Most of the spatial variability in monthly average temperature and precipitation over the Baltic countries can be represented by three principal components for both past and future climate. These components can be considered climate indices, in which higher values correspond to locations with (1) climate with less distinct seasons, (2) warmer climate, and (3) climate with more precipitation. Each component has a distinct spatial pattern. The index related to seasonality exhibits a clear east–west (or inland) gradient with less distinct seasonality at the seaside (west). The second index (warmer climate) shows a north–south gradient with a warmer climate in the south. This index also reflects orography with colder climate in hilly regions. The third index reflects the overall precipitation. Its spatial distribution is mainly dominated by elevation, with maxima at the highlands and less precipitation in the plains and at the seaside. A specific standardization of the data also allows for the calculation of such indices for the future climate. Change in the climate indices in the future implies less distinct seasons and a warmer and wetter climate.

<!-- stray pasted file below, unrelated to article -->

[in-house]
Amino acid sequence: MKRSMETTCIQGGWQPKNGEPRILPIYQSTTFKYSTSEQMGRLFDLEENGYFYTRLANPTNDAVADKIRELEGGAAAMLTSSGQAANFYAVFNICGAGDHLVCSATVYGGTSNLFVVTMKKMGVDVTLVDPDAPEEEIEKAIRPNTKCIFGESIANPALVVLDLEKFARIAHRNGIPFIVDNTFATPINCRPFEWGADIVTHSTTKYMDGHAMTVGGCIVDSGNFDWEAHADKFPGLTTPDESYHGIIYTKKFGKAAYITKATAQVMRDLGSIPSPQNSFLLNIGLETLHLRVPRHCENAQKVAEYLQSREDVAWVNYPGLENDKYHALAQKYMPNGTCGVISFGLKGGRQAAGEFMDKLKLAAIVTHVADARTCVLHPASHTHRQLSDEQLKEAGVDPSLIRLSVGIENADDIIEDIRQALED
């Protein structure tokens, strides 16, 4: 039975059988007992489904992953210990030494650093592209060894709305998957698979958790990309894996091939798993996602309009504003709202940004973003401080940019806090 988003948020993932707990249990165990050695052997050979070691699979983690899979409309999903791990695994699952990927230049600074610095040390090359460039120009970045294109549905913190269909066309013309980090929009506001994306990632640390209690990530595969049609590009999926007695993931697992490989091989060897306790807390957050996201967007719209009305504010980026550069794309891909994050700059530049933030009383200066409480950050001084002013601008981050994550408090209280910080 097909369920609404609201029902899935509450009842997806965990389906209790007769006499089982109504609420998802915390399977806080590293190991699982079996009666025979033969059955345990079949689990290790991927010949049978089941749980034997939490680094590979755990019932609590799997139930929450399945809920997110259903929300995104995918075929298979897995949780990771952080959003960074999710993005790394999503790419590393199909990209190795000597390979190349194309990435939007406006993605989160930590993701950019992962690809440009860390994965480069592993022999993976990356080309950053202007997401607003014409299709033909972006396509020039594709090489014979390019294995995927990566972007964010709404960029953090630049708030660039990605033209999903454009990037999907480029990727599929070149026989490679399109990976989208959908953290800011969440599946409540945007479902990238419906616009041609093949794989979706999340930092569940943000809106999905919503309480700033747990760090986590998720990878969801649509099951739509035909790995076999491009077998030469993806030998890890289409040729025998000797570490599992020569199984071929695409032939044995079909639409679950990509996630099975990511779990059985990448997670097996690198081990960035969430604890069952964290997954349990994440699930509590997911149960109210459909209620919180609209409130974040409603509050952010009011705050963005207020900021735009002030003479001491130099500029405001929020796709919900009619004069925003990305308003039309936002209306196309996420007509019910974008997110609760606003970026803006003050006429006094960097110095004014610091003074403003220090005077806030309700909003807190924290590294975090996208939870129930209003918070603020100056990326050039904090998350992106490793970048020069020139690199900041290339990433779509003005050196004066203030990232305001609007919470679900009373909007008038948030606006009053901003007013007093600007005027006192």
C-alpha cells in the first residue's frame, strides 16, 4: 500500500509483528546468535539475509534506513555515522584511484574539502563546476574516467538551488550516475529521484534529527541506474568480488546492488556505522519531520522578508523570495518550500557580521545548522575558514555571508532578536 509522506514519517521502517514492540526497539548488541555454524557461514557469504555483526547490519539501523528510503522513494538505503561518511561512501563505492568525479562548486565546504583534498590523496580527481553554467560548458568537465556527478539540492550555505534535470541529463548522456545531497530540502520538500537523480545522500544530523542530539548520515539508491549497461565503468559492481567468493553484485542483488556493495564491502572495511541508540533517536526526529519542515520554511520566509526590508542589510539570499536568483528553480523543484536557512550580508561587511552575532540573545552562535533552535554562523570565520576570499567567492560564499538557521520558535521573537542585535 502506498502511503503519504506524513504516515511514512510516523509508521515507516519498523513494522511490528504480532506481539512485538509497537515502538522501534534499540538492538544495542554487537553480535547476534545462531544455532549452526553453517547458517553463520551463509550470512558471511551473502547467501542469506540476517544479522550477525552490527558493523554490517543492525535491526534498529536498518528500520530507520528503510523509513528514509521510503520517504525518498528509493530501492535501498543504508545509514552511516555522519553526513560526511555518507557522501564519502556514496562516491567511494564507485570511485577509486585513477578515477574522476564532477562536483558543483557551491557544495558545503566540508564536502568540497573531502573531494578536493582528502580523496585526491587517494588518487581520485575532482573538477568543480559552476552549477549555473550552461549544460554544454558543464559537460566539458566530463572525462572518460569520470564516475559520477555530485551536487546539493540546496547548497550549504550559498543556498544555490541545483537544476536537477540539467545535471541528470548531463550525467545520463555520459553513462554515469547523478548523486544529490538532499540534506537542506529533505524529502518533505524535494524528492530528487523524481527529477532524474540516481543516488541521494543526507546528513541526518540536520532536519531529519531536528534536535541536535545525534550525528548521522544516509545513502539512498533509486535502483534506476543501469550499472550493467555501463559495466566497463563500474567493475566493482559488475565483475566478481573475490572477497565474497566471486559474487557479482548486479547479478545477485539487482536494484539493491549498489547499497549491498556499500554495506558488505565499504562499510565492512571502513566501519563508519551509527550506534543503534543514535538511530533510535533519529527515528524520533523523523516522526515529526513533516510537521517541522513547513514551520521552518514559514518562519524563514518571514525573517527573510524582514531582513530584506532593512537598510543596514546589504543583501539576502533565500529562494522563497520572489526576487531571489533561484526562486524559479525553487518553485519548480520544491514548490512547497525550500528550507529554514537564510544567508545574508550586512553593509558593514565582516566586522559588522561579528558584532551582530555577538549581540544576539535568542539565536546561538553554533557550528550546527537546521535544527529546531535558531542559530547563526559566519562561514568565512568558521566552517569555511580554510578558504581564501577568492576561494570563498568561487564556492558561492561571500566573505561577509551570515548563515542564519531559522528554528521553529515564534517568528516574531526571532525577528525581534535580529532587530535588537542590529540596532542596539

Although there is significant change in the magnitude of the indices between the future and reference periods, the change in spatial distribution is relatively small. For the first and third components, regions can be identified in which the future climate will be similar to the current climate in other regions.

We used publicly accessible data (before bias correction;
the bias correction is described in detail in Sennikovs and Bethers, 2009).
RCMs are from the ENSEMBLES project:

The authors declare that they have no conflict of interest.

This article is part of the special issue “Multiple drivers for Earth system changes in the Baltic Sea region”. It is a result of the 1st Baltic Earth Conference, Nida, Lithuania, 13–17 June 2016.

The research was supported by the Latvian state research program “The value and dynamic of Latvia's ecosystems under changing climate” (EVIDEnT).

The ENSEMBLES data used in this work were funded by the EU FP6 Integrated Project ENSEMBLES (contract number 505539), and support is gratefully acknowledged. Edited by: Anna Rutgersson Reviewed by: two anonymous referees